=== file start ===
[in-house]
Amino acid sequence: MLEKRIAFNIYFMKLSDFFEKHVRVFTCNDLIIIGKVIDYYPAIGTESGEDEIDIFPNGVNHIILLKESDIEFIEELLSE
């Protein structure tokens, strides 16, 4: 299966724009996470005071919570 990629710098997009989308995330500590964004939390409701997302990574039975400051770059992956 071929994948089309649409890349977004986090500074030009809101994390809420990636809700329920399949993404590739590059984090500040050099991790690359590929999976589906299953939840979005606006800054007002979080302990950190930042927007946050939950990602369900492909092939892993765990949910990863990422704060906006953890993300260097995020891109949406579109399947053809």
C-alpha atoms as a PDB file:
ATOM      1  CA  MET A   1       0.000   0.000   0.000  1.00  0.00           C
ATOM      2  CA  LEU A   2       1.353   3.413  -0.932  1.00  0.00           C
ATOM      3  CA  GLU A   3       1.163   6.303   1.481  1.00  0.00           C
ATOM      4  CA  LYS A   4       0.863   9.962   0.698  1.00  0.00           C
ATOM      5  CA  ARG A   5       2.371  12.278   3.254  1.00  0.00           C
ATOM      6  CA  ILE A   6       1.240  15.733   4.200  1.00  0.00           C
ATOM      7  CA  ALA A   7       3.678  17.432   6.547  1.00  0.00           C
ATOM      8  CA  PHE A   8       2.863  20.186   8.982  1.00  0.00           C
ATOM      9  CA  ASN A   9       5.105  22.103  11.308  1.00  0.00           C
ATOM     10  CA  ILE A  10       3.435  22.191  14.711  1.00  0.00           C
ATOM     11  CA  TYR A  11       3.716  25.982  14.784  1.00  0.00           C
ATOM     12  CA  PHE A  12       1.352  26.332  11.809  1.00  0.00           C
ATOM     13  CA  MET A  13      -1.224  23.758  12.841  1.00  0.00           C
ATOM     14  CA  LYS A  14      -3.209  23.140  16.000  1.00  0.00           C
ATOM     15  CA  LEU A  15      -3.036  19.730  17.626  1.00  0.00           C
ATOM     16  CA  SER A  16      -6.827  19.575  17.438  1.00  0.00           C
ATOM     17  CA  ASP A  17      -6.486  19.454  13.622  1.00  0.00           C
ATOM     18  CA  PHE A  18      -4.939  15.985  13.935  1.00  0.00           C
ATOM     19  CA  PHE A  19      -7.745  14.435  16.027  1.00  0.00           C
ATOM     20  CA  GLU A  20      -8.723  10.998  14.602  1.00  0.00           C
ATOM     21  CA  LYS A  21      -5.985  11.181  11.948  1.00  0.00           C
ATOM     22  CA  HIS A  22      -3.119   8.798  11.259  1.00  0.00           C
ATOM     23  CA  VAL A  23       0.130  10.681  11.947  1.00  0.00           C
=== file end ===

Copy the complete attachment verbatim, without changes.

[in-house]
Amino acid sequence: MLEKRIAFNIYFMKLSDFFEKHVRVFTCNDLIIIGKVIDYYPAIGTESGEDEIDIFPNGVNHIILLKESDIEFIEELLSE
């Protein structure tokens, strides 16, 4: 299966724009996470005071919570 990629710098997009989308995330500590964004939390409701997302990574039975400051770059992956 071929994948089309649409890349977004986090500074030009809101994390809420990636809700329920399949993404590739590059984090500040050099991790690359590929999976589906299953939840979005606006800054007002979080302990950190930042927007946050939950990602369900492909092939892993765990949910990863990422704060906006953890993300260097995020891109949406579109399947053809």
C-alpha atoms as a PDB file:
ATOM      1  CA  MET A   1       0.000   0.000   0.000  1.00  0.00           C
ATOM      2  CA  LEU A   2       1.353   3.413  -0.932  1.00  0.00           C
ATOM      3  CA  GLU A   3       1.163   6.303   1.481  1.00  0.00           C
ATOM      4  CA  LYS A   4       0.863   9.962   0.698  1.00  0.00           C
ATOM      5  CA  ARG A   5       2.371  12.278   3.254  1.00  0.00           C
ATOM      6  CA  ILE A   6       1.240  15.733   4.200  1.00  0.00           C
ATOM      7  CA  ALA A   7       3.678  17.432   6.547  1.00  0.00           C
ATOM      8  CA  PHE A   8       2.863  20.186   8.982  1.00  0.00           C
ATOM      9  CA  ASN A   9       5.105  22.103  11.308  1.00  0.00           C
ATOM     10  CA  ILE A  10       3.435  22.191  14.711  1.00  0.00           C
ATOM     11  CA  TYR A  11       3.716  25.982  14.784  1.00  0.00           C
ATOM     12  CA  PHE A  12       1.352  26.332  11.809  1.00  0.00           C
ATOM     13  CA  MET A  13      -1.224  23.758  12.841  1.00  0.00           C
ATOM     14  CA  LYS A  14      -3.209  23.140  16.000  1.00  0.00           C
ATOM     15  CA  LEU A  15      -3.036  19.730  17.626  1.00  0.00           C
ATOM     16  CA  SER A  16      -6.827  19.575  17.438  1.00  0.00           C
ATOM     17  CA  ASP A  17      -6.486  19.454  13.622  1.00  0.00           C
ATOM     18  CA  PHE A  18      -4.939  15.985  13.935  1.00  0.00           C
ATOM     19  CA  PHE A  19      -7.745  14.435  16.027  1.00  0.00           C
ATOM     20  CA  GLU A  20      -8.723  10.998  14.602  1.00  0.00           C
ATOM     21  CA  LYS A  21      -5.985  11.181  11.948  1.00  0.00           C
ATOM     22  CA  HIS A  22      -3.119   8.798  11.259  1.00  0.00           C
ATOM     23  CA  VAL A  23       0.130  10.681  11.947  1.00  0.00           C